Back in my day people could only afford to dual-box!
For years, some dedicated World of Warcraft players have been “multi-boxing,” a term that refers to utilizing multiple accounts and machines to play several (or droves of) characters at once.
In the before-times, this was commonly known as “dual-boxing,” when players would have two PCs (or a laptop and PC) next to them, allowing two characters to quest together. But over time multi-boxing became a cottage industry for gold farmers, altering the course of Auction House prices and in some cases, the open world experience. Now, Blizzard is taking a stand before the launch of the Shadowlands expansion.
In the innocuously titled post “Policy Update for Input Broadcasting Software,” Blizzard directly calls out “third-party input broadcasting software, which allows a single keystroke or action to be automatically mirrored to multiple game clients,” using the term “multi-boxing” by name. Blizzard says that this is now an “actionable defense,” and will start warning users before suspending/banning them if they detect this activity. They couldn’t have put it more plainly: “We strongly advise you to cease using this type of software immediately to maintain uninterrupted access to World of Warcraft.”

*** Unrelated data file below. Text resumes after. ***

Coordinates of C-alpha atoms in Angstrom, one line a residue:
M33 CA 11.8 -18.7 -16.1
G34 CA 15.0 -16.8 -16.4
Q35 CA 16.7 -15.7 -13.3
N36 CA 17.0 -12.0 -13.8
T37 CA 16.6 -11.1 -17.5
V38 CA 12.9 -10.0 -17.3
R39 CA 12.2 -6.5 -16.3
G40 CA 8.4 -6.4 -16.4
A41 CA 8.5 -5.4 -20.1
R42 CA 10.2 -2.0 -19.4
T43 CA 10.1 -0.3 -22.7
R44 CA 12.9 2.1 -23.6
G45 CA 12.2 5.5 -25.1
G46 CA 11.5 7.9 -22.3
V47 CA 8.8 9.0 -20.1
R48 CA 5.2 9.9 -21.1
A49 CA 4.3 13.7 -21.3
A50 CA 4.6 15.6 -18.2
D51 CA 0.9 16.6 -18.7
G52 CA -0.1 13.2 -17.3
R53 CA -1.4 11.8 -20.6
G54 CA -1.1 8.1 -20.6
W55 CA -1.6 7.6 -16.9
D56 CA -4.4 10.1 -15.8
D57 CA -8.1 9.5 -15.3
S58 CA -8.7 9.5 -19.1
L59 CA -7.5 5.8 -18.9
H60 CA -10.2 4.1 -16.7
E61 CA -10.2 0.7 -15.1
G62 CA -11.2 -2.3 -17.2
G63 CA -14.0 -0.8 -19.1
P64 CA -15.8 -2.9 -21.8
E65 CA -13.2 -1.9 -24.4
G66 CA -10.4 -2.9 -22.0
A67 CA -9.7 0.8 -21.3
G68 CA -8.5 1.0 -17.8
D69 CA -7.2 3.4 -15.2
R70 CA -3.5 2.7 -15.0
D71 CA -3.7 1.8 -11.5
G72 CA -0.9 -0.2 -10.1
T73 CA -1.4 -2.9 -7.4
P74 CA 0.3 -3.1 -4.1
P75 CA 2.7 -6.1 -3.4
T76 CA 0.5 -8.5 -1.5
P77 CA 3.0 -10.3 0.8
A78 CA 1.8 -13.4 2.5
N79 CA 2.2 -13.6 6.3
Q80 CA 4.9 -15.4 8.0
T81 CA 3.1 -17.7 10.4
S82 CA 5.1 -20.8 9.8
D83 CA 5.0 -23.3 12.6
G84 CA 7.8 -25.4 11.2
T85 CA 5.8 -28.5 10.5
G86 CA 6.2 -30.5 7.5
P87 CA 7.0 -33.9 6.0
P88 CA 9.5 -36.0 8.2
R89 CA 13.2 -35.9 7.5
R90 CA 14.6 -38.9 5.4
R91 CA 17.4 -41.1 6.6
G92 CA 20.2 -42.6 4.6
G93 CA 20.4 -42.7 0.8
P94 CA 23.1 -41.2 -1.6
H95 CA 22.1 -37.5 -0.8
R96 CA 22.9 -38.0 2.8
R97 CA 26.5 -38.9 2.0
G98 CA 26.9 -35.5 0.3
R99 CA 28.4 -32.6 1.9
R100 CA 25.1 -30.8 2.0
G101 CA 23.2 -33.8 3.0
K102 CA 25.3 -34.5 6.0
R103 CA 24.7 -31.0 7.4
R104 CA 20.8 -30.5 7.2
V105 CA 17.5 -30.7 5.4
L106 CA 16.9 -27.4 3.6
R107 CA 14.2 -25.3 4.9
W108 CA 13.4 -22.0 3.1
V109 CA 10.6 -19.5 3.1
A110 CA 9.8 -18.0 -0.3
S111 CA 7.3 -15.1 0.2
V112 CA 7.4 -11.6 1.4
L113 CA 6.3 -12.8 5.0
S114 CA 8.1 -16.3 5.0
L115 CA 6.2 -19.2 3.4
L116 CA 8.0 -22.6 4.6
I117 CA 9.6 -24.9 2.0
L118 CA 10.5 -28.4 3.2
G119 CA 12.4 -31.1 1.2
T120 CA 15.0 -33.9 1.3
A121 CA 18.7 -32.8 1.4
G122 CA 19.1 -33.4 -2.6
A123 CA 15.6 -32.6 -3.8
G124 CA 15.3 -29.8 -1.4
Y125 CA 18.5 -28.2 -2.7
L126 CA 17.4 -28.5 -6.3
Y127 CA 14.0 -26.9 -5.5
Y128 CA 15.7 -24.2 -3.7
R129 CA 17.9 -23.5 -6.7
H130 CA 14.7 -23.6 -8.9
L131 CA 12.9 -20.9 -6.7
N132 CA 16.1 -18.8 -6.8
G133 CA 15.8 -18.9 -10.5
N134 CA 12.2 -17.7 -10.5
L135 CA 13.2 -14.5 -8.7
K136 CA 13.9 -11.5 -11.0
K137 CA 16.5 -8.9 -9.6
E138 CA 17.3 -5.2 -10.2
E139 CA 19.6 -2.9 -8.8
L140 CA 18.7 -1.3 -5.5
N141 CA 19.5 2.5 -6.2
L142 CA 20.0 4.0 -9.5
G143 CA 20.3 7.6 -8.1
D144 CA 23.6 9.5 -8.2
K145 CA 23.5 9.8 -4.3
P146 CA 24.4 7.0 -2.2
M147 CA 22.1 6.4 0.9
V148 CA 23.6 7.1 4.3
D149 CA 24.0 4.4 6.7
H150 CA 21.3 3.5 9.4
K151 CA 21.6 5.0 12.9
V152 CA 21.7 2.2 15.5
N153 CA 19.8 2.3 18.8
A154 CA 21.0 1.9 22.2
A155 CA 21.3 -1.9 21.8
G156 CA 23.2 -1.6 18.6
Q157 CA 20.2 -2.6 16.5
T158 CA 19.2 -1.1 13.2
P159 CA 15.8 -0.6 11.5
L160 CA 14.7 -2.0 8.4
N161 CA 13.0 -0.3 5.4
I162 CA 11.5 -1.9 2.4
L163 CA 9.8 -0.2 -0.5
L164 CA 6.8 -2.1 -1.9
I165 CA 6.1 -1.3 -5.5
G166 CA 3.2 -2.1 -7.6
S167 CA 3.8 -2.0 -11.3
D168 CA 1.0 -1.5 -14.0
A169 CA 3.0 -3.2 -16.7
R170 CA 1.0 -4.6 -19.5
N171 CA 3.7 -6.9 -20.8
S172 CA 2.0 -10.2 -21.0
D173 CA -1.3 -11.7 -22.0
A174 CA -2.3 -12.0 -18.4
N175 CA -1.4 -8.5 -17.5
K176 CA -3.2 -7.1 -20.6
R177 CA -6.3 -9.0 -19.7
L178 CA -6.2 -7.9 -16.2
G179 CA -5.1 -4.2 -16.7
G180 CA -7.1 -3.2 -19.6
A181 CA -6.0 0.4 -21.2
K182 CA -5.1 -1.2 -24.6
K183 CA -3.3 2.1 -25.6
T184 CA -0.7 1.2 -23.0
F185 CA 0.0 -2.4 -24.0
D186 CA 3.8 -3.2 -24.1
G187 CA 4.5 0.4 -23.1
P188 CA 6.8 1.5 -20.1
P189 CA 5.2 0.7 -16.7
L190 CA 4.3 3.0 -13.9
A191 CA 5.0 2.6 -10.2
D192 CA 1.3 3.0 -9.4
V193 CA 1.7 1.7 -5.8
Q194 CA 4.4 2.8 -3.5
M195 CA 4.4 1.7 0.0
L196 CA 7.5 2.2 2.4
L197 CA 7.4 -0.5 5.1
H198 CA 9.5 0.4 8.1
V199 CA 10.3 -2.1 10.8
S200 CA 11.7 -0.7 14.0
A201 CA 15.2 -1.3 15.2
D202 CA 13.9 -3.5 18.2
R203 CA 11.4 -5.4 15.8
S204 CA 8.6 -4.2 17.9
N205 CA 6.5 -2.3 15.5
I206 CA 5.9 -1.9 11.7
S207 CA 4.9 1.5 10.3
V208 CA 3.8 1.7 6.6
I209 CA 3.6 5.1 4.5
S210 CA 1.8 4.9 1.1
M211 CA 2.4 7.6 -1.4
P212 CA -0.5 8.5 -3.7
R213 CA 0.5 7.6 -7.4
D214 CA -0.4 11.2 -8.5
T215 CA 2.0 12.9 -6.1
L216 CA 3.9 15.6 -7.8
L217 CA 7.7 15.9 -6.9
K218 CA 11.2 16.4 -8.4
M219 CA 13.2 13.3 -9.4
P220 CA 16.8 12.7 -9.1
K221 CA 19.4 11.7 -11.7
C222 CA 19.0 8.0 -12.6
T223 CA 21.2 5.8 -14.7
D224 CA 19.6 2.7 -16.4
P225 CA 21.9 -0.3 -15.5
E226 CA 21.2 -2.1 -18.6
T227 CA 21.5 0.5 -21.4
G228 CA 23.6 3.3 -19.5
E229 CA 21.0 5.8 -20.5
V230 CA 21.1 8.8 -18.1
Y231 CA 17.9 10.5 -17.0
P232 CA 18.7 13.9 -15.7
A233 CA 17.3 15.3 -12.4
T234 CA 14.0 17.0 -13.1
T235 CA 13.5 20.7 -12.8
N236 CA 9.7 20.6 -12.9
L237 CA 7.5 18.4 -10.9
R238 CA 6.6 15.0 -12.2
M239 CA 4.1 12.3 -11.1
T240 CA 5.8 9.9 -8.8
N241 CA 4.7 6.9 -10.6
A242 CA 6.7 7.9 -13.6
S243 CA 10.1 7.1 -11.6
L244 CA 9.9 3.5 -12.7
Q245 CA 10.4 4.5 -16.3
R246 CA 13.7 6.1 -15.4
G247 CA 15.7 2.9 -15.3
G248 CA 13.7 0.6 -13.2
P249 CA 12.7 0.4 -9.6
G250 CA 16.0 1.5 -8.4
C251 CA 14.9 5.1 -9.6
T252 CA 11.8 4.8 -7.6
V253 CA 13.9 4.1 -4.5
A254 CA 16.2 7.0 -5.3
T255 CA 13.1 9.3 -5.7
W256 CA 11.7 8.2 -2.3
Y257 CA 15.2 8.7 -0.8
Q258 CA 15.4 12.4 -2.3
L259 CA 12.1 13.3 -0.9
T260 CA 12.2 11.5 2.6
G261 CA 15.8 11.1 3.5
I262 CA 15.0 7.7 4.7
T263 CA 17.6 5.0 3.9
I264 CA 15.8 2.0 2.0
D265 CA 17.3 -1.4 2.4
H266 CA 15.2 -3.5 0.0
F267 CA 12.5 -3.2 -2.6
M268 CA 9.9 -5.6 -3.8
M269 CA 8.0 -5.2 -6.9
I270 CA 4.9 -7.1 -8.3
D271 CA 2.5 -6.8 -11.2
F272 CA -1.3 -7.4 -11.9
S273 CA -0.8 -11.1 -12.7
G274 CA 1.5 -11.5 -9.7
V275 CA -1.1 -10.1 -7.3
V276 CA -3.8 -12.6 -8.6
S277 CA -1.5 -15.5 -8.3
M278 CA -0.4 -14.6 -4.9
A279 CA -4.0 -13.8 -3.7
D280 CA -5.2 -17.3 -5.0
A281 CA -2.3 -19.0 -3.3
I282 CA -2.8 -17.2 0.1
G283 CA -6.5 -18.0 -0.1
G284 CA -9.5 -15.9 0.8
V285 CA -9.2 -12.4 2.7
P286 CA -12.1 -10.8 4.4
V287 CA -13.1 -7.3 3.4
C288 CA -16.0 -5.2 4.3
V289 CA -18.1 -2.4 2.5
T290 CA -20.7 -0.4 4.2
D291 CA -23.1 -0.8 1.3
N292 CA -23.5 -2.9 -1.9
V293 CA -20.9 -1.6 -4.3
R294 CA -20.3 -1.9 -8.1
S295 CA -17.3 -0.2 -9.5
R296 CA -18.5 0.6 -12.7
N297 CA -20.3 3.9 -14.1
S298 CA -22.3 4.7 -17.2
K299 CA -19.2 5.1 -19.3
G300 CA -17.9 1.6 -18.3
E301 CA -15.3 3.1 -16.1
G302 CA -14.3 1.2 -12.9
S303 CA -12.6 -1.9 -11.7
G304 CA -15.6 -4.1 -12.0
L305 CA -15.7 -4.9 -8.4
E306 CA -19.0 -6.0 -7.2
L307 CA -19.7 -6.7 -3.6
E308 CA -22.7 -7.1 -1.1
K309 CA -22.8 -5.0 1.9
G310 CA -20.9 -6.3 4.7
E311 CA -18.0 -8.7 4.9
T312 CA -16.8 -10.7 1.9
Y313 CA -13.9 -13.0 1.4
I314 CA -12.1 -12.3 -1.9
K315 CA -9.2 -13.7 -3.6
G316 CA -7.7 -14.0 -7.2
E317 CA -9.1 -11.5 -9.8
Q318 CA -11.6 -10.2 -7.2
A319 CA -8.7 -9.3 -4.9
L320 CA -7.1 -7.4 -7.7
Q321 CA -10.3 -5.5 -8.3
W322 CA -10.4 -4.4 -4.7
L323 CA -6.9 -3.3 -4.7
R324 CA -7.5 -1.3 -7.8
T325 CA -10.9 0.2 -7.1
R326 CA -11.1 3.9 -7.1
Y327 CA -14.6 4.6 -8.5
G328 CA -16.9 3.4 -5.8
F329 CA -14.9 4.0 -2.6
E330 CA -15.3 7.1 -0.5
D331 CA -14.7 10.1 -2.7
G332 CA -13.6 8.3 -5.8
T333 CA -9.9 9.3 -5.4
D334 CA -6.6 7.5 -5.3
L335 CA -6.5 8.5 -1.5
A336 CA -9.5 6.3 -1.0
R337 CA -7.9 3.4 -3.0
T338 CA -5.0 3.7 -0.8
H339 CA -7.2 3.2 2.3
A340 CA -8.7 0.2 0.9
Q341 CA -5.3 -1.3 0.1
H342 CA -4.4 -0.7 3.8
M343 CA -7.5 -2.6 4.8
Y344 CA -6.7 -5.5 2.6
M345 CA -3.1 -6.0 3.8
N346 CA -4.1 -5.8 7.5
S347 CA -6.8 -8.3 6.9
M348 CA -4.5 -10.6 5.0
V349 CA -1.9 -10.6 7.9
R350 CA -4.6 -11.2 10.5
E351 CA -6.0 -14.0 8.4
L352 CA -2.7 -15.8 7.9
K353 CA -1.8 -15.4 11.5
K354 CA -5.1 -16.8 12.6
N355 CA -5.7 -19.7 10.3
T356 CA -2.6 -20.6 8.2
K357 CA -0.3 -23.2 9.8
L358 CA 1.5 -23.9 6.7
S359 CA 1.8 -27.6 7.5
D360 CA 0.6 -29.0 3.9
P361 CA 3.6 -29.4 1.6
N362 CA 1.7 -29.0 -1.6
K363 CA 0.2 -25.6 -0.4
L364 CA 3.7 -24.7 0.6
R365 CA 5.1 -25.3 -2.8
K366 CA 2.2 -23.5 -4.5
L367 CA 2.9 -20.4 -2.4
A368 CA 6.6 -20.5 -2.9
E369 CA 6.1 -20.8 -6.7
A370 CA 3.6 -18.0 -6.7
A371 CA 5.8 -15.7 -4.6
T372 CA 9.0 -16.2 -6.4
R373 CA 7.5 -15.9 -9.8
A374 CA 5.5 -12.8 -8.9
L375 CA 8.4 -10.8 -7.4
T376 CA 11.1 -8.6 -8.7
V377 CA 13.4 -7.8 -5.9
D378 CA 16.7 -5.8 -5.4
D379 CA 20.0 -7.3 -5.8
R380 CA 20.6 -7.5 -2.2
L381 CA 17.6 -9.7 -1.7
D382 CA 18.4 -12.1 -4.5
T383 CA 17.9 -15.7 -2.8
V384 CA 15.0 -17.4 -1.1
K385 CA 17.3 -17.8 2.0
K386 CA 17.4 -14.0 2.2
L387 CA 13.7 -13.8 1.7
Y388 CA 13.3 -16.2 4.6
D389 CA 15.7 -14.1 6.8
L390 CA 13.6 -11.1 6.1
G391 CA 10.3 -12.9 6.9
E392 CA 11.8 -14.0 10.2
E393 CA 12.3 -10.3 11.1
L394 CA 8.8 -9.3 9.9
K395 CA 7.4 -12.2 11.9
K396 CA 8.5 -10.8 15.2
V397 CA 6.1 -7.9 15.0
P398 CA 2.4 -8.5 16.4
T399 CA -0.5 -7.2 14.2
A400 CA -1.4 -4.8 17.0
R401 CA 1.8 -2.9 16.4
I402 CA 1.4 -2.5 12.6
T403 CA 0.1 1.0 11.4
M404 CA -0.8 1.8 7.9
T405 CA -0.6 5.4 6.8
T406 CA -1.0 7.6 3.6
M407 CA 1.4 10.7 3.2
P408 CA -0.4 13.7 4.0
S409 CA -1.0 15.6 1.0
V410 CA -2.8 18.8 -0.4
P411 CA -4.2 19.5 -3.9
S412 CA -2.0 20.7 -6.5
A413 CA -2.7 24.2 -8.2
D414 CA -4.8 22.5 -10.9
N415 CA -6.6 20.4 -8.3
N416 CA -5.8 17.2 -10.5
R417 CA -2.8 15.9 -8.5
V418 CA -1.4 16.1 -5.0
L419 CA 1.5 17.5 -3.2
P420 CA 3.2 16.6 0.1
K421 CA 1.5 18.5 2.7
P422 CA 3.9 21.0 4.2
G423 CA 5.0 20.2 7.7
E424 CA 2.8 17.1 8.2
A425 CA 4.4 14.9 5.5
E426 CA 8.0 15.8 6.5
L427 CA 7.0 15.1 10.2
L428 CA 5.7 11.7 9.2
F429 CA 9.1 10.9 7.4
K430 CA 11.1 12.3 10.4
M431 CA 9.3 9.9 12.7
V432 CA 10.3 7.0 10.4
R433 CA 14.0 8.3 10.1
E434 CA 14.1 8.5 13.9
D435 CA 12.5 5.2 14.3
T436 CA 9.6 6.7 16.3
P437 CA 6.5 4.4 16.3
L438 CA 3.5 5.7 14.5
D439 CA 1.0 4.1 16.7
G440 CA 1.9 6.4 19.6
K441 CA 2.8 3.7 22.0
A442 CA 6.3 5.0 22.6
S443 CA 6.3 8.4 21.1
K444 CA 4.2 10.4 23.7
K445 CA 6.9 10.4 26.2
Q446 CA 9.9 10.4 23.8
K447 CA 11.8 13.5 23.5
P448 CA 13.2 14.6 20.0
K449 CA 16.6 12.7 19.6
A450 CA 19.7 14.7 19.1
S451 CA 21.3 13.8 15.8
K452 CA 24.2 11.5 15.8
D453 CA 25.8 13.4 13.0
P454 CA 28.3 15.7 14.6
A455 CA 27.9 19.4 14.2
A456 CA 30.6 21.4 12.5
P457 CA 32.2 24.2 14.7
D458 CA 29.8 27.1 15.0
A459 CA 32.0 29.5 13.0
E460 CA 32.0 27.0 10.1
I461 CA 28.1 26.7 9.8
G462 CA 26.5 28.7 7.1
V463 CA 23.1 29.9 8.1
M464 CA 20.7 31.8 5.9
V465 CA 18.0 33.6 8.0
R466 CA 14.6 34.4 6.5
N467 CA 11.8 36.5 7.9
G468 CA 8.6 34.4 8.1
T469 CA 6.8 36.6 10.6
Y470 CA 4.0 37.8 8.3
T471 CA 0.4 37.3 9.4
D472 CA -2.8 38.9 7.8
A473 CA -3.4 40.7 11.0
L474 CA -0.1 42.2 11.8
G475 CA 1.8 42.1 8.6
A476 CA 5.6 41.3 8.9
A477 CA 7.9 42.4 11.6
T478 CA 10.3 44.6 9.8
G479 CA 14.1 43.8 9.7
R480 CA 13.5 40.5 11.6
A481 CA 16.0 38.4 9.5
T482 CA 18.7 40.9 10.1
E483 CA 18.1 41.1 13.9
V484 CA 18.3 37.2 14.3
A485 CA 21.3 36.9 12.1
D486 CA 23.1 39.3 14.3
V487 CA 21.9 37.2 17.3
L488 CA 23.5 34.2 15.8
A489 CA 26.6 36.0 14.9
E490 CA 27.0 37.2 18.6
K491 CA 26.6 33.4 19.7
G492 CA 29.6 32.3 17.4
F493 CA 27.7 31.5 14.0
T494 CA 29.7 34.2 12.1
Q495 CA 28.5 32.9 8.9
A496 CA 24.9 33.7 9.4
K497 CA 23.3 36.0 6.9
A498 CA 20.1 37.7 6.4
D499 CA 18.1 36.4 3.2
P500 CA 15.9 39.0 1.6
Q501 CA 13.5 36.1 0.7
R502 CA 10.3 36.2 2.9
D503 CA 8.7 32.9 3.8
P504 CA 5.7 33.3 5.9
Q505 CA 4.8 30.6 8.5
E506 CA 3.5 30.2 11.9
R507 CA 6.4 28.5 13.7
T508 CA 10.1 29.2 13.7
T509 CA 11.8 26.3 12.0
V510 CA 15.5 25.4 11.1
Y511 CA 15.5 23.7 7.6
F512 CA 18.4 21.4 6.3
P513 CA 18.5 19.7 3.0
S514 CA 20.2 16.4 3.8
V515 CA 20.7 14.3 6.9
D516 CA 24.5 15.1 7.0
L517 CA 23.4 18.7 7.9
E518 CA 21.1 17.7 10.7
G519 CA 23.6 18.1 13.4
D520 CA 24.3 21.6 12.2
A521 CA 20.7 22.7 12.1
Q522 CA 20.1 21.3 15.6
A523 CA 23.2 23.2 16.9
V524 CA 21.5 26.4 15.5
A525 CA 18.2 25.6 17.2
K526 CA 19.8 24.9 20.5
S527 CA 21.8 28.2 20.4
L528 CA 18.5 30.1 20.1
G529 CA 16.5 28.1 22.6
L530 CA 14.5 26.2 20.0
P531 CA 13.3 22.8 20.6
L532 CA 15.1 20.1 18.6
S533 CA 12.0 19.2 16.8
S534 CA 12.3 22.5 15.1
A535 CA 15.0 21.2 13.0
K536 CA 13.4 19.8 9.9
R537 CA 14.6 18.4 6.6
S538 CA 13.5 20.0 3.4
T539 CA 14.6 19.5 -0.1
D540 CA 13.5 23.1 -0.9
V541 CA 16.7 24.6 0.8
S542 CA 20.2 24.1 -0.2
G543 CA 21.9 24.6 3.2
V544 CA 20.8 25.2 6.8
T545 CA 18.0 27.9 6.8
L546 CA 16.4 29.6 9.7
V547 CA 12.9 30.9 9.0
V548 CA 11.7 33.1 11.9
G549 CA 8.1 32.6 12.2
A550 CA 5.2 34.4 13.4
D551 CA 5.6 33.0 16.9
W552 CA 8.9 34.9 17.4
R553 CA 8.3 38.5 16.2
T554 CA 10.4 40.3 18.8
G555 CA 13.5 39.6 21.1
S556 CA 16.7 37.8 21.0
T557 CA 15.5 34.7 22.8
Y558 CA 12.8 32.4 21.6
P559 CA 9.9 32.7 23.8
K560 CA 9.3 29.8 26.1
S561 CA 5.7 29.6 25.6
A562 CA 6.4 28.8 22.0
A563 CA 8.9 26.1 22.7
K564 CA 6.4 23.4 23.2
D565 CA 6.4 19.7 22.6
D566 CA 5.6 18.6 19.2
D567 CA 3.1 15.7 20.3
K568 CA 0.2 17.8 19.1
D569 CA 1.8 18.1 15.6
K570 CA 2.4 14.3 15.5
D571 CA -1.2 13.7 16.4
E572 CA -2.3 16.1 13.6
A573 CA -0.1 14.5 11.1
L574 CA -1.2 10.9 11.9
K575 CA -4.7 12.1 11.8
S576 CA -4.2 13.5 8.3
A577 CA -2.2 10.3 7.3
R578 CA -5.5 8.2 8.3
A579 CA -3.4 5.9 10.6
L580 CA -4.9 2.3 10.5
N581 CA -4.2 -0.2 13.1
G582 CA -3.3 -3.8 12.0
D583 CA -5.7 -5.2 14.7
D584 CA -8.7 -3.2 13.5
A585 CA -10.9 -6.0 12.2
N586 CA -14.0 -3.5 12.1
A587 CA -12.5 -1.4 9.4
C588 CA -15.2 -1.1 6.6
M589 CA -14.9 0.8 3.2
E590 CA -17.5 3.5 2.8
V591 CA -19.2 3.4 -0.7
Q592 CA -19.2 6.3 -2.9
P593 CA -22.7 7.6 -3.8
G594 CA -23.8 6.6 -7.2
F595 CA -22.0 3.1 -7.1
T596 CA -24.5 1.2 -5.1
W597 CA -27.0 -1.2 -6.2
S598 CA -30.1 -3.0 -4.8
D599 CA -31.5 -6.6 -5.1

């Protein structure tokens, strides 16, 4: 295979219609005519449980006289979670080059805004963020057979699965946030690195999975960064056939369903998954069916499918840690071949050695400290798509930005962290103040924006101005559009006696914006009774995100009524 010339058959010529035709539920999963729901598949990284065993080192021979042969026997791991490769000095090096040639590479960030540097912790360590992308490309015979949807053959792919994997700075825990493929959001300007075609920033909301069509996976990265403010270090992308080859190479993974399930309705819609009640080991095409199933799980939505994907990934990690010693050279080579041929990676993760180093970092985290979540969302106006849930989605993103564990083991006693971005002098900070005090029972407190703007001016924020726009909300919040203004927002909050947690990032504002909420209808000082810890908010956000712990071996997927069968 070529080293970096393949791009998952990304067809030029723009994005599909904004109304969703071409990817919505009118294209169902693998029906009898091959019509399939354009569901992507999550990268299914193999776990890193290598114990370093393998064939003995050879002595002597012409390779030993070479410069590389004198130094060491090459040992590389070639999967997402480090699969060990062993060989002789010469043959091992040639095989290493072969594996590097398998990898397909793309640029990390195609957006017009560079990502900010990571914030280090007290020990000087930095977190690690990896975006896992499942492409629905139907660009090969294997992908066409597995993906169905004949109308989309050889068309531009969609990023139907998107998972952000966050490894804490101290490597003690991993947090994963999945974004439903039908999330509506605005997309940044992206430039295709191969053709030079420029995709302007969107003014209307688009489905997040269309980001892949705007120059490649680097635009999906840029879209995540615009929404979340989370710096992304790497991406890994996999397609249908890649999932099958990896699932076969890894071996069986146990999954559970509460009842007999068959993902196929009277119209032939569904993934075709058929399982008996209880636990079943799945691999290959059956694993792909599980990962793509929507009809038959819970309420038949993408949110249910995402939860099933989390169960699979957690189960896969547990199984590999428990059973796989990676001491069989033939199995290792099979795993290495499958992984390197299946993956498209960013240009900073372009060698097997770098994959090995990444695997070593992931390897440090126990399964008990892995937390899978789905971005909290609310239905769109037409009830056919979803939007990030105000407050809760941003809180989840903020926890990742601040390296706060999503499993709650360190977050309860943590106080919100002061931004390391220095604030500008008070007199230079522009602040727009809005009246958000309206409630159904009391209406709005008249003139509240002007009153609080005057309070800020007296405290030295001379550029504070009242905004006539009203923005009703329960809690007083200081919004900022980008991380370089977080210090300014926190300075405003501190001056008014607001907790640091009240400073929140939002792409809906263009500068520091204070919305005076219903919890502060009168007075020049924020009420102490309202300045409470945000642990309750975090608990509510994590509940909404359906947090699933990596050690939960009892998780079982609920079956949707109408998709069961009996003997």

As someone who has played WoW since the start, this was a long time coming. Although I’ve known many people with multiple accounts, multi-boxing has always been sort of a grey area, and has gotten much worse in recent years (particularly during Legion into Battle for Azeroth) as software has made it easier to have armies of bots running around.
Policy Update for Input Broadcasting Software [Battle.net] [Image source]